Creative Intelligence is your capacity for originality and creativity. It taps into your right, creative brain functioning, opposed to your left, linear and logical brain. Creative thinking can be thought of an art, however, delves deeper than music and painting into the creating of any new association or new expression.
The neurons in your brain work the same way as Mind Maps do. There is a central focus, and energy follows pathways or creates new pathways, being new connections, new associations and new thoughts. Whilst our brain develops rapidly during our formative childhood years, our brain has the capacity to continue creating new neurons every day of our life.
As you create your life, create new opportunities and create new resources you are drawing upon your creative intelligence.
Leonardo Da Vinci, considered one of the greatest geniuses of all time, stated four needs for creative thinking 500 odd years ago. What is most fascinating, is that science is only just catching up with his ‘thinking’ now.
- Develop your five traditional senses as well as your spiritual / intuitive senses.
- Study the art of science.
- Study the science of art.
- Realise that everything is connected.
Test your creative intelligence by grabbing your notebook and in two minutes write down as many uses for a paperclip as possible.
Tony Buzan suggests scores on this test range from 0 through 4-5, which is the global average, to 8, which is a good brain-stormer level, to 12 (exceptional and rare) and finally 16+ which is the Thomas Edison level. If you take as long as you like, rather than the allocated 2 minutes, 20-30 uses are average.
What is great about this creative intelligence test is that just by doing it, it helps develop this area of intelligence. Note your responses. How many of your responses were driven from the left, logical and linear side of your brain? Practical, traditional paperclip uses.
A great exercise to significantly develop the responses you create are with random picture cards.
CCS Corporation provides a deck of 52 random picture cards as shown to the left.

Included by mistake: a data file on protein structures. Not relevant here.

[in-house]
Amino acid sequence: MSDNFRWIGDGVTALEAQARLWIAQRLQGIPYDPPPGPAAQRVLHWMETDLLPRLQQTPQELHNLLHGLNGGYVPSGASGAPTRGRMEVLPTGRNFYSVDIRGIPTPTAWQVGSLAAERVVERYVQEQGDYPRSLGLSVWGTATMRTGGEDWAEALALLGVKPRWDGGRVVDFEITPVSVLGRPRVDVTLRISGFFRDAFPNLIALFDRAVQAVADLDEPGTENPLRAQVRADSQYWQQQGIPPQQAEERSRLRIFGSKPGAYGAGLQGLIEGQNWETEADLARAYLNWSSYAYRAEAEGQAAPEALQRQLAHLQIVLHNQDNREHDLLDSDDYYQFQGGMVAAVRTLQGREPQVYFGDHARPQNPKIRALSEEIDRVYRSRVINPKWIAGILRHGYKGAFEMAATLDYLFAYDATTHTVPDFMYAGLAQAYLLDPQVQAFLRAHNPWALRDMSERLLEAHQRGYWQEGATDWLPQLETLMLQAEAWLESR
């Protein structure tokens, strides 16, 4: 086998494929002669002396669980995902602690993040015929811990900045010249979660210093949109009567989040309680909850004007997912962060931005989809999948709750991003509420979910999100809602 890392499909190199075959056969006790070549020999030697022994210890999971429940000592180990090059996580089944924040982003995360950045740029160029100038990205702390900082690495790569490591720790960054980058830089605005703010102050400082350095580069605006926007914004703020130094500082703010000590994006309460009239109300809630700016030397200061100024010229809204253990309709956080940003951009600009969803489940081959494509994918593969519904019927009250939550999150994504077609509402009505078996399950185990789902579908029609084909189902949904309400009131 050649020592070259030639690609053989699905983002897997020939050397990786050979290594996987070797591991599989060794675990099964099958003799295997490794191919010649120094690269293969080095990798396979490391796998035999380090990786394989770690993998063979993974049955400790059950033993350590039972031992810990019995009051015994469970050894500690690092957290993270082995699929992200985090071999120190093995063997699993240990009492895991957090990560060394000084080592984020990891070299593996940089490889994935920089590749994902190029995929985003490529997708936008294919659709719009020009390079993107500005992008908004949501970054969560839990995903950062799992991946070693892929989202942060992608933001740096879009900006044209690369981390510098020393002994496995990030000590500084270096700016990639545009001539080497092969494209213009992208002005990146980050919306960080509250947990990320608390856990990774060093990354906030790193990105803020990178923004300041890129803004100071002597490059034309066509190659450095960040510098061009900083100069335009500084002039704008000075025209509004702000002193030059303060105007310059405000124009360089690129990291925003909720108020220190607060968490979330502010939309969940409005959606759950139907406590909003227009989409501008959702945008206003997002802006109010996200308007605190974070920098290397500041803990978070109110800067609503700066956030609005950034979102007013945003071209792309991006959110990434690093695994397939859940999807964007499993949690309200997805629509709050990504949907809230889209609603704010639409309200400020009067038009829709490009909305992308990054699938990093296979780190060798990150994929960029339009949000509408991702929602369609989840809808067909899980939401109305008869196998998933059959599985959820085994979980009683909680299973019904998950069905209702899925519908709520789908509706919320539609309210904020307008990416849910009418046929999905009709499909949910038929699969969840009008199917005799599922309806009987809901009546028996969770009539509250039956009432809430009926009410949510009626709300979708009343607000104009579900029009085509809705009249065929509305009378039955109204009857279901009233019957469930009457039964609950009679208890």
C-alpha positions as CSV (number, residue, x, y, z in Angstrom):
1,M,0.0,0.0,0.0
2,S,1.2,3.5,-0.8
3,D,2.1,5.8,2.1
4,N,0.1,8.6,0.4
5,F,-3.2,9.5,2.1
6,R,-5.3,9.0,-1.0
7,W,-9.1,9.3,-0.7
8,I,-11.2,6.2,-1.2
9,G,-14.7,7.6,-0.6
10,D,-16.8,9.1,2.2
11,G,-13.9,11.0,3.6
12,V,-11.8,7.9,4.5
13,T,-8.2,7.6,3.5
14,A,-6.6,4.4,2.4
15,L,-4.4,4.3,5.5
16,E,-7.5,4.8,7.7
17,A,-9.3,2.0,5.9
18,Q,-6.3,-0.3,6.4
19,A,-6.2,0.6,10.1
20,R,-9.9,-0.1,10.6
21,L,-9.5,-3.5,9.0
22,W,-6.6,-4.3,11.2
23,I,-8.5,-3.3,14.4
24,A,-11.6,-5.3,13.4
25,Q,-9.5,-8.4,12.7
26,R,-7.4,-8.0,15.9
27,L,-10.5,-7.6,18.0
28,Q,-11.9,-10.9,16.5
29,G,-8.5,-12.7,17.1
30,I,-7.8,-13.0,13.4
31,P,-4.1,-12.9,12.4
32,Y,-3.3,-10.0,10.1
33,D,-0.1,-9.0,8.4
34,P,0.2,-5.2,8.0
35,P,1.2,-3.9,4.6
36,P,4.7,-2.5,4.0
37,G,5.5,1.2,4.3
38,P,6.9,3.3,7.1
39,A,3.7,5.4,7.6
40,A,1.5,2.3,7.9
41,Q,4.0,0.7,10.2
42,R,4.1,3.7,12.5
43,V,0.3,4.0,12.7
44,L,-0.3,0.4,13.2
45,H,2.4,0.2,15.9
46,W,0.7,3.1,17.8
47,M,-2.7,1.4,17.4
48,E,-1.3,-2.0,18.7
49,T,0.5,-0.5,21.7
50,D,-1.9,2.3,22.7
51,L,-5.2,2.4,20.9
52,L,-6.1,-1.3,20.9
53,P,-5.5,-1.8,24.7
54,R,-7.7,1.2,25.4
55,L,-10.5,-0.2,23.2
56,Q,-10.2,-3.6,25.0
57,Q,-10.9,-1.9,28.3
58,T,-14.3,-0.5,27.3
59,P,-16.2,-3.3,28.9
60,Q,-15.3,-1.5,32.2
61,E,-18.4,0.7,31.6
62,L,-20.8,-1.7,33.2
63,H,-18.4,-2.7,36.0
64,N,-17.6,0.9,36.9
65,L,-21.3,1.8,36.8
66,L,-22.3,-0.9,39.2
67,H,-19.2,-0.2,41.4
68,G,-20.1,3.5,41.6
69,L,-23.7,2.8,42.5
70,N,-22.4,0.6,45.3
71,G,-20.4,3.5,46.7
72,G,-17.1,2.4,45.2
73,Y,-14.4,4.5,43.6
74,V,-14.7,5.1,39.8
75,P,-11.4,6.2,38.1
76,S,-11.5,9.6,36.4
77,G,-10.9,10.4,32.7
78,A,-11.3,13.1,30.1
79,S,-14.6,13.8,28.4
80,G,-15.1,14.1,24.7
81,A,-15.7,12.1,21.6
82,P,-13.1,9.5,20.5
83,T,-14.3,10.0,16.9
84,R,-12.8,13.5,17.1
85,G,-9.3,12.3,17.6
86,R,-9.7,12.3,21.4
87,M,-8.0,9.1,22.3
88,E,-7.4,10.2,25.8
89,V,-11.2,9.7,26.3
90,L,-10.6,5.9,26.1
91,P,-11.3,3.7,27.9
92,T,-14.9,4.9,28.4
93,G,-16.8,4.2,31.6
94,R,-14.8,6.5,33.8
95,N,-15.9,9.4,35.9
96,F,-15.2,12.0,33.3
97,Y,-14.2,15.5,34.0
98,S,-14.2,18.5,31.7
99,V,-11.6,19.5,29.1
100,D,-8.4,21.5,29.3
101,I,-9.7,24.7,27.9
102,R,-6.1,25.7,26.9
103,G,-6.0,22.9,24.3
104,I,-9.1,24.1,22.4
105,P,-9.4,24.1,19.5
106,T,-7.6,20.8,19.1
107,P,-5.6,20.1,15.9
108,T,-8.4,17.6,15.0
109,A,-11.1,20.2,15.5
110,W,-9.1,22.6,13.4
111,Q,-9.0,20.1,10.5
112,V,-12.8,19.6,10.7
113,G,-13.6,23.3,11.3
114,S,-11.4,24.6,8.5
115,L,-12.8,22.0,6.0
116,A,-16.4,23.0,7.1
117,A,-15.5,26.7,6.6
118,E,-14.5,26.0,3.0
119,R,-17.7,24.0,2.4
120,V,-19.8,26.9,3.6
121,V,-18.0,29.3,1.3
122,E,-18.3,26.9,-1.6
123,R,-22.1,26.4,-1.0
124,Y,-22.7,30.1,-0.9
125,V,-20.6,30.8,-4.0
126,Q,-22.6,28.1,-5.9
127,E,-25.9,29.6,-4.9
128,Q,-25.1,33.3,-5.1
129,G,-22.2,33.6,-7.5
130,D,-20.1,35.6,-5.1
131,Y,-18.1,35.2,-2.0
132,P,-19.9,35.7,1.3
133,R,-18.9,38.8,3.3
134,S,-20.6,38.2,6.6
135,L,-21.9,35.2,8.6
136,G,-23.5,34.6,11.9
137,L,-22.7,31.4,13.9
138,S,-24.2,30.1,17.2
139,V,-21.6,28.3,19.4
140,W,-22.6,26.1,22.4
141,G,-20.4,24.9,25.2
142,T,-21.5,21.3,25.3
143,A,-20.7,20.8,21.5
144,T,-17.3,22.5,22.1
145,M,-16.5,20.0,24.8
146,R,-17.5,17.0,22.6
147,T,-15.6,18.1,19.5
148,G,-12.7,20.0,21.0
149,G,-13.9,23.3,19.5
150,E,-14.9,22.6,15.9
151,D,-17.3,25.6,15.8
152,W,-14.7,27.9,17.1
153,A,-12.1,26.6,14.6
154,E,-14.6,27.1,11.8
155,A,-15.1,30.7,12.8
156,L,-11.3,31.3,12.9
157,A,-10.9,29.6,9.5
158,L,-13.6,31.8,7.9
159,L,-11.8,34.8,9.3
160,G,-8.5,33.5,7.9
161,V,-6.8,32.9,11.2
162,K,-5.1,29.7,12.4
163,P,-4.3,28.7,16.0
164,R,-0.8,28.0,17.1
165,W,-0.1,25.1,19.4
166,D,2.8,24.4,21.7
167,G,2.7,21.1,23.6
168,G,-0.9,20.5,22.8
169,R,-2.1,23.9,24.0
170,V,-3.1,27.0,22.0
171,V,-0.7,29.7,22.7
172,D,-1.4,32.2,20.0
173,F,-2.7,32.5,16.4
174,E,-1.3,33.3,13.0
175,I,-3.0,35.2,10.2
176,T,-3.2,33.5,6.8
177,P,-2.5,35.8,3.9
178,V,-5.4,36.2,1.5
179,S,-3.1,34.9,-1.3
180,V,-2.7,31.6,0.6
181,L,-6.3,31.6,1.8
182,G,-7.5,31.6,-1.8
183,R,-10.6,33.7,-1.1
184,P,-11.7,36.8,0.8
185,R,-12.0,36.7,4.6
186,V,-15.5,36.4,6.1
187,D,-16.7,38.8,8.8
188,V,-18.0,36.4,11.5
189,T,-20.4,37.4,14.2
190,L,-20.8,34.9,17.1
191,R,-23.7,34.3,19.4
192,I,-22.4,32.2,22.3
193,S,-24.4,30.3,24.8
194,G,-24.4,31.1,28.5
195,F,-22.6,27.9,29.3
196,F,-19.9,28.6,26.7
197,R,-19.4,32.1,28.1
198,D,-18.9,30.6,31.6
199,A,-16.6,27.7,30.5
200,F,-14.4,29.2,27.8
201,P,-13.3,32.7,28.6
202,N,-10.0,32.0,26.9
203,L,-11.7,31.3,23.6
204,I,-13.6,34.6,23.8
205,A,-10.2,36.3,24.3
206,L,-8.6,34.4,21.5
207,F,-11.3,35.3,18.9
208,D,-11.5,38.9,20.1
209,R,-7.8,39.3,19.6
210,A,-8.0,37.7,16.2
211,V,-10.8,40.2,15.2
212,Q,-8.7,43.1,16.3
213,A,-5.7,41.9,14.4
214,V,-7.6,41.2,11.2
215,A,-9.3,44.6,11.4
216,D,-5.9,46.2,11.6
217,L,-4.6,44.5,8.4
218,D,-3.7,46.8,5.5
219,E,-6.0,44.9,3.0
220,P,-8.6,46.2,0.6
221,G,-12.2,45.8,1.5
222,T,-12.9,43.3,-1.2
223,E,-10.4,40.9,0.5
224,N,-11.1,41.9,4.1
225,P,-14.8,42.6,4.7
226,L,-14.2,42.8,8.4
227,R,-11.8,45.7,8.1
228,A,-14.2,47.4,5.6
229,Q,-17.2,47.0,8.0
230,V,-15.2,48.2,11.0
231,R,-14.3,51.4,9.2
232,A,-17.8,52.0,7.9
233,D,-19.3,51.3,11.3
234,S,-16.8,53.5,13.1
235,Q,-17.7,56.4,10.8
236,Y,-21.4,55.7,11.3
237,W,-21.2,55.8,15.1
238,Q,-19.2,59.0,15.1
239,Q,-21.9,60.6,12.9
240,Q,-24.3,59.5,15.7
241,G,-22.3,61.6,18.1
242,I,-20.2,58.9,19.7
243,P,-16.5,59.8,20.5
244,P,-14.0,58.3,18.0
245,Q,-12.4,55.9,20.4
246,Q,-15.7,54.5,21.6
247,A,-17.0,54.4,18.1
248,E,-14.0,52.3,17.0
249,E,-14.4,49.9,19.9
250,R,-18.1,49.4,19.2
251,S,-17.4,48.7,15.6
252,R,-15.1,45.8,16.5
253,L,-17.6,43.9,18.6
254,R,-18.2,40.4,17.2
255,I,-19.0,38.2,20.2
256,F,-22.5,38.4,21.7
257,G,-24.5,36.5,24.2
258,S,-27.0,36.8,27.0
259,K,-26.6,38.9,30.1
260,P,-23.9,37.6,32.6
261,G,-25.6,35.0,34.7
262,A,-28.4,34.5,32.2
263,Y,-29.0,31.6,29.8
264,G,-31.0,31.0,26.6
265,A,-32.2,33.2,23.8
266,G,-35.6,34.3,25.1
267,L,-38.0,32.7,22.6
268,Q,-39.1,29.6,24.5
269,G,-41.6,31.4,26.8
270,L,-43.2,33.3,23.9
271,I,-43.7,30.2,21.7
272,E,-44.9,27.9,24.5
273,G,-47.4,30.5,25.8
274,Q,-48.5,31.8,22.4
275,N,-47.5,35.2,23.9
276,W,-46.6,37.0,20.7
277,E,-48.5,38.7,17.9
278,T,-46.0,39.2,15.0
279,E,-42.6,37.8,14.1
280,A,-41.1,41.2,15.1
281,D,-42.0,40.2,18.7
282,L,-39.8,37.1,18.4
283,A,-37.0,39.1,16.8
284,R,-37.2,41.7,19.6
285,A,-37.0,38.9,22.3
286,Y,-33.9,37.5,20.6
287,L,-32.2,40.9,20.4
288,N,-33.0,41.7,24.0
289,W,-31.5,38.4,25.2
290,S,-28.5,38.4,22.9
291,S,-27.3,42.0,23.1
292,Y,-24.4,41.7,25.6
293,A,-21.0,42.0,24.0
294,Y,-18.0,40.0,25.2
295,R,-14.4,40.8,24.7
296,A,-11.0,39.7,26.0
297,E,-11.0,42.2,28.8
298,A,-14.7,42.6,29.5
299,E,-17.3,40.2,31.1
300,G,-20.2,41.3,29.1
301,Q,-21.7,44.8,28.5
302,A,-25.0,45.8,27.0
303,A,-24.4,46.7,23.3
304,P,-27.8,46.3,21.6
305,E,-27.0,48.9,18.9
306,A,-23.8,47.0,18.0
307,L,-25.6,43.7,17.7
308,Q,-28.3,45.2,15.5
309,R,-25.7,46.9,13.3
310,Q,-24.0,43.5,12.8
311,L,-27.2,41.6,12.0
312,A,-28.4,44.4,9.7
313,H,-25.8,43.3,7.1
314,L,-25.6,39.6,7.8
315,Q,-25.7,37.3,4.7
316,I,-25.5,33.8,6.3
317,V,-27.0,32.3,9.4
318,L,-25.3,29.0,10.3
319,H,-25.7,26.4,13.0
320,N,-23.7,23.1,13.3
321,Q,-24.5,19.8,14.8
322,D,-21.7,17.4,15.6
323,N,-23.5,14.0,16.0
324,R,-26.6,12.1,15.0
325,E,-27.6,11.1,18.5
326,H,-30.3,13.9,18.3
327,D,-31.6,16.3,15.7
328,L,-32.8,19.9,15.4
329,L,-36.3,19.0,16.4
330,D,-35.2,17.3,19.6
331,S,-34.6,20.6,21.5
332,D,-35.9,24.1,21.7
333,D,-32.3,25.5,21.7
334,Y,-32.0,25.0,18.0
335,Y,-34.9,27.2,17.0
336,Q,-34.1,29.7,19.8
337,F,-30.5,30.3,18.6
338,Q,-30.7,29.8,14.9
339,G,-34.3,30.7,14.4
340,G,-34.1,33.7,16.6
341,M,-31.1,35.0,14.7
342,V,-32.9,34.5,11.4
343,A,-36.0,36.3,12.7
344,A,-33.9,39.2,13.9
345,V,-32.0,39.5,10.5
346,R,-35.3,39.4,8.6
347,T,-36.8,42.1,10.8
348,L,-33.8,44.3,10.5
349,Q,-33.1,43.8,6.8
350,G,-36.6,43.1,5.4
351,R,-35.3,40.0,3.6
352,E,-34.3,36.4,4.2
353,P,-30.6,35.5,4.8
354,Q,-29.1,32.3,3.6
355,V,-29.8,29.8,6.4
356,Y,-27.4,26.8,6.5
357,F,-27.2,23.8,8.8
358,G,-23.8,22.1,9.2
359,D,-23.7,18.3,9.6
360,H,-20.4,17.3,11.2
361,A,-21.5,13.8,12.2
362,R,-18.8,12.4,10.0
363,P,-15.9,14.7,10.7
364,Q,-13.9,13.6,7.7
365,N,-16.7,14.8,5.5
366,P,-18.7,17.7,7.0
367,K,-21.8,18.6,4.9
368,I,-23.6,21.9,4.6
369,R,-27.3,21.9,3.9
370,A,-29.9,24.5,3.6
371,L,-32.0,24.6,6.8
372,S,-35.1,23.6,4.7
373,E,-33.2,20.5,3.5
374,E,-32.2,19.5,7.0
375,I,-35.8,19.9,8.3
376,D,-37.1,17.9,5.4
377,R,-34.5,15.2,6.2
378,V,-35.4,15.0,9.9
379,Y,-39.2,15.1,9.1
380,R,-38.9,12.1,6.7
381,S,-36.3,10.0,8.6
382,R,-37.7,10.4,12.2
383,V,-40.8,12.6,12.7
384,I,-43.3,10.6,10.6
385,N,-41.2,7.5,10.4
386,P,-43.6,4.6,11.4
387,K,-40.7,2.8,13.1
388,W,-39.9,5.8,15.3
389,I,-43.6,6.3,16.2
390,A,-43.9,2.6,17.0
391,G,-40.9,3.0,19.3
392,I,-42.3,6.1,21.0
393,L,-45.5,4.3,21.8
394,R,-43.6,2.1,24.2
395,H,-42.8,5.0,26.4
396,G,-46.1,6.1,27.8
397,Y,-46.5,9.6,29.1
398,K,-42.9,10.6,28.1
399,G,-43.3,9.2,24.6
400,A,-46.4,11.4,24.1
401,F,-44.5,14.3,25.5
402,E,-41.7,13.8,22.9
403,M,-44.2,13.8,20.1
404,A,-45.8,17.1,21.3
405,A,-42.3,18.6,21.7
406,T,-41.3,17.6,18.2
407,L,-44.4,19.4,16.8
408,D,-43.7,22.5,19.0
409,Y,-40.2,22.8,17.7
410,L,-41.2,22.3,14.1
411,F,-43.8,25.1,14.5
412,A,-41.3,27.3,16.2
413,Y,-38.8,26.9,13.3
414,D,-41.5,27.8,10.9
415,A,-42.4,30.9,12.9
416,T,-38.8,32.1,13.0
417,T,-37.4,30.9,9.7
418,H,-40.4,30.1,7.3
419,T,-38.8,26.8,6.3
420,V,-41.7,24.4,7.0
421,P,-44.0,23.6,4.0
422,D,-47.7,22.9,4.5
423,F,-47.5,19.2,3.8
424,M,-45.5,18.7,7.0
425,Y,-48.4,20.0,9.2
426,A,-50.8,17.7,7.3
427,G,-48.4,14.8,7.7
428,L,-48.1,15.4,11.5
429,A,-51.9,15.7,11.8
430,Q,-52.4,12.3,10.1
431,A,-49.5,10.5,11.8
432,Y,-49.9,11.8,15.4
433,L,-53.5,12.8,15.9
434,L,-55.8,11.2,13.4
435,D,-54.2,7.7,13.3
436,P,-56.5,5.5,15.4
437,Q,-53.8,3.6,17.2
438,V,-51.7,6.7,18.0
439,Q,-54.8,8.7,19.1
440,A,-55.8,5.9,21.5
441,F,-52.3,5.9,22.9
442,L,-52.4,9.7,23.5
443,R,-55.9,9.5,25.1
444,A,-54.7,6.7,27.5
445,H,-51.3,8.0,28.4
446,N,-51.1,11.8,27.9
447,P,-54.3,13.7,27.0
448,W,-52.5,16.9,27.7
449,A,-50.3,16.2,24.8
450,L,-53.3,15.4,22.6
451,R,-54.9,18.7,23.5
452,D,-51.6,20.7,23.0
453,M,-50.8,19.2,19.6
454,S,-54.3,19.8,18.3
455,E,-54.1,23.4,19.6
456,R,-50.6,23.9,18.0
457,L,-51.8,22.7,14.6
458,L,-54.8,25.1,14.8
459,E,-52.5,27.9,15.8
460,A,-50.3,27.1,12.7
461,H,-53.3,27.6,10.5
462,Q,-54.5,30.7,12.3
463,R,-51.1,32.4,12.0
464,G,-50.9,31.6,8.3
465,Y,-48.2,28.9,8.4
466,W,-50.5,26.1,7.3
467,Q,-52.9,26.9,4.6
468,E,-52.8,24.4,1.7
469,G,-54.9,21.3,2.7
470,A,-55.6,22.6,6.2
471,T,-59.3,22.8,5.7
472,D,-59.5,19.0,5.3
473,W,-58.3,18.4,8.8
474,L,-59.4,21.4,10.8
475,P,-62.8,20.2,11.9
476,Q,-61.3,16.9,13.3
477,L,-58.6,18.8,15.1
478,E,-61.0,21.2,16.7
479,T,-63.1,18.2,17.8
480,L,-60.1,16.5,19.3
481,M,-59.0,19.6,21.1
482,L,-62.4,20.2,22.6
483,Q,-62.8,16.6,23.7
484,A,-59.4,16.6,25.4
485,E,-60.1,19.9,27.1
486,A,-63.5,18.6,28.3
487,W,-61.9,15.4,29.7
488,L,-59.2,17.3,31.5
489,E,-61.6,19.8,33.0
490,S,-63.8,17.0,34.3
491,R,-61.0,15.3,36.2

Using these images to trigger new thoughts and create new brain associations (usually the process involves using one picture card at a time), how many new and additional uses can you now think of for a paperclip in an additional one minute brainstorm?
Random words can be used for exactly the same process. Using the following words, give yourself a further one minute timed to generate new ideas for how a paperclip could be used:
Dog Bus Ocean Pencil
Football Leaf Coach Nail
Hair Scarf Glass Moon
Whether you physically did the exercise, or instead chose to keep reading, your creative intelligence just created new neural pathways. Congratulations!
You can take this exercise a step further by giving yourself one more minute and this time, look around where you are seated or standing right now for clues. The floor, roof, windows, what is through the windows, other people, what they are wearing, how you are feeling… the triggers for creative thought are all around you. Now you have awareness of the value of your surroundings you’ll start generating new ideas and creating new thoughts everywhere you go!
Remember, everything is connected and associations can be drawn and created between every thought and every object!
Reflecting on that pesky paperclip again… What if we changed some of the attributes of the paperclip? What if it were made of string rather than metal? What if it were twice the size? What if it contained magical properties, could fly, or the person using it had different knowledge or power? How may an astronaut think of a paperclip differently to a musician?
Value can be found with that old swear word, “can’t”. Consider what a paperclip can’t be used for, then figure out how it could. Map it out in a Mind Map.
Random picture, random words, random objects, new perspectives, drawing Mind Maps and thinking in reverse all develop our creative intelligence.